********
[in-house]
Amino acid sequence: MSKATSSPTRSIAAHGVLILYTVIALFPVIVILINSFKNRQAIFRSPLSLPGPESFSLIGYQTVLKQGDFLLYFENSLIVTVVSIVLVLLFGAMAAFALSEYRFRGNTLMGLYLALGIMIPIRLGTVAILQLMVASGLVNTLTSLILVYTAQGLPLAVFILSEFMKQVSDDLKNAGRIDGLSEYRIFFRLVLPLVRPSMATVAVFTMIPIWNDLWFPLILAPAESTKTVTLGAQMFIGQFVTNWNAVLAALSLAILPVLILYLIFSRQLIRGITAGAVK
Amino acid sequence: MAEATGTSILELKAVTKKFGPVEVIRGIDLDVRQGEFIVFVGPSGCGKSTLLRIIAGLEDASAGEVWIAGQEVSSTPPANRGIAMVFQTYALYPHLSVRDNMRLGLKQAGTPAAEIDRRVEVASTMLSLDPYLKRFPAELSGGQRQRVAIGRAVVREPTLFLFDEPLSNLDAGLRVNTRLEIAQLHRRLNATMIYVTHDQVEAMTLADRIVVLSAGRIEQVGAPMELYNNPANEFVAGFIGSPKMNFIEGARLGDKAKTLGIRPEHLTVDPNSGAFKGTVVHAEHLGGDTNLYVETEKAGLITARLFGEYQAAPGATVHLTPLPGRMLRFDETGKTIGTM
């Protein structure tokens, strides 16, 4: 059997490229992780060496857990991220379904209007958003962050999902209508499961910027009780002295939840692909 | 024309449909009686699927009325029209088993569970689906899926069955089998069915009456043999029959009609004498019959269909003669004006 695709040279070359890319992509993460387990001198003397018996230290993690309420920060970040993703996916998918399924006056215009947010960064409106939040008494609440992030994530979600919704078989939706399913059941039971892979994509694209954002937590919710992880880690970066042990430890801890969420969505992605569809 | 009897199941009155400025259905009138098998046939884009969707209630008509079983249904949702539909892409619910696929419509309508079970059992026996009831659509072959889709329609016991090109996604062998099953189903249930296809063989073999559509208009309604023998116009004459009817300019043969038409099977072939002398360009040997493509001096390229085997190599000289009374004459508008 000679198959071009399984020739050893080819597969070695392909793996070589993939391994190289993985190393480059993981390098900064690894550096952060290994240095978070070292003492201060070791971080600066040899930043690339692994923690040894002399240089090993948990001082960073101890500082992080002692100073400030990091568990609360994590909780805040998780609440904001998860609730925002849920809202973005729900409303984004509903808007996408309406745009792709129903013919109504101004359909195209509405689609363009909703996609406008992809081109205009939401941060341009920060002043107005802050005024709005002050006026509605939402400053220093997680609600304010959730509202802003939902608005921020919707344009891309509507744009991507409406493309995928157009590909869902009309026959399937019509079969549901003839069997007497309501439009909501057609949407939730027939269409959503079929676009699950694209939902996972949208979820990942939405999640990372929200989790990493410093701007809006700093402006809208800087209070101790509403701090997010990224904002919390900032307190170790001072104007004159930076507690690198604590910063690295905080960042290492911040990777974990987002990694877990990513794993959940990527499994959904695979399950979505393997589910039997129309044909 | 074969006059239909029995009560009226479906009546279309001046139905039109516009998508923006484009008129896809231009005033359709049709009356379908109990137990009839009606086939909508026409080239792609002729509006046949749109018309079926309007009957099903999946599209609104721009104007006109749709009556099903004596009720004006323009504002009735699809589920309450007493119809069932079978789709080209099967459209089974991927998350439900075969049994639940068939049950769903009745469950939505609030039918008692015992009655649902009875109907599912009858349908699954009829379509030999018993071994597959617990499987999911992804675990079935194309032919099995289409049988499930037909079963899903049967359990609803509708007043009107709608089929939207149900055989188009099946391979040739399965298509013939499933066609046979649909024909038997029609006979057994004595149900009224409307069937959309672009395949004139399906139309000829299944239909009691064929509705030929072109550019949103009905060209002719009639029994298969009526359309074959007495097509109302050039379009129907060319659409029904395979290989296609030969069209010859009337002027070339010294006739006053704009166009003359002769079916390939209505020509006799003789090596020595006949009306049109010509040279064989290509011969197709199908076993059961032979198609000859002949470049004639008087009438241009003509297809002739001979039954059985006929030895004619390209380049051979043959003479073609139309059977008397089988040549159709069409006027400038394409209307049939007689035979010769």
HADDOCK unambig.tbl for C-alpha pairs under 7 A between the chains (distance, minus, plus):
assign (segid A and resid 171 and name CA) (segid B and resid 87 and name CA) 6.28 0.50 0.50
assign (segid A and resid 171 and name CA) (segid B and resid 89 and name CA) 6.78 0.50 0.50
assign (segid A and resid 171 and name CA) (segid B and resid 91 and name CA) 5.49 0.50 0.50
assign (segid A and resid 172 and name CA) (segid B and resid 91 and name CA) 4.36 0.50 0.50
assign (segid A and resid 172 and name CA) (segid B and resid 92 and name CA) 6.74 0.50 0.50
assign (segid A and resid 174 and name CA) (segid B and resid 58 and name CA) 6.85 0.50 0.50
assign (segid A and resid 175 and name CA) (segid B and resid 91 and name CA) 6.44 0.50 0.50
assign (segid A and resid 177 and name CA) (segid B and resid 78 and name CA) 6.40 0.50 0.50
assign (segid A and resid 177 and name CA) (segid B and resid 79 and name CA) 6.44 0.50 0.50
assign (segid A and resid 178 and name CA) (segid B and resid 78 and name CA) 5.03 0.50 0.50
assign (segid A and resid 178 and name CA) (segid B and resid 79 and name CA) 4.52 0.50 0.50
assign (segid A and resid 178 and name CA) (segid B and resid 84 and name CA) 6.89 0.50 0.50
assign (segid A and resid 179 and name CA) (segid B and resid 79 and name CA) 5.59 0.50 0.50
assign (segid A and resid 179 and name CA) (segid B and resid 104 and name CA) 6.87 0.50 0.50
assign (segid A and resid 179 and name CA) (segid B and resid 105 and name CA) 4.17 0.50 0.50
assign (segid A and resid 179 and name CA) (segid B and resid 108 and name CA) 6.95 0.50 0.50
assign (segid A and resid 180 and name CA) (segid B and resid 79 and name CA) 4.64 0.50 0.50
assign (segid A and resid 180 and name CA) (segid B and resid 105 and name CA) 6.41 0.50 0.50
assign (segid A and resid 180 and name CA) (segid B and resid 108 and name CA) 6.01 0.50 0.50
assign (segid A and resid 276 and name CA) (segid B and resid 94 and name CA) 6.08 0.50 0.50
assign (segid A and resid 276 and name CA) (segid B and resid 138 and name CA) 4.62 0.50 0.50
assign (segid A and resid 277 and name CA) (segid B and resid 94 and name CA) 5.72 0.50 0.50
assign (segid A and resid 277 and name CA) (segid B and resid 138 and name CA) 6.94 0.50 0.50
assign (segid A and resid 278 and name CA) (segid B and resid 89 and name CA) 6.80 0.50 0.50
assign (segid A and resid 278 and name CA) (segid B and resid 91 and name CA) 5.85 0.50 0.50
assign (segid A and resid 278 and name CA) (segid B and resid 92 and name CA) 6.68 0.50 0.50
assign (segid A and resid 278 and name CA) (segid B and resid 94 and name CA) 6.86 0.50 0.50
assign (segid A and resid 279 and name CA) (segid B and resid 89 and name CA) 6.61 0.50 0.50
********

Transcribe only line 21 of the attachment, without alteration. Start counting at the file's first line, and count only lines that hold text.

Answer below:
assign (segid A and resid 179 and name CA) (segid B and resid 108 and name CA) 6.95 0.50 0.50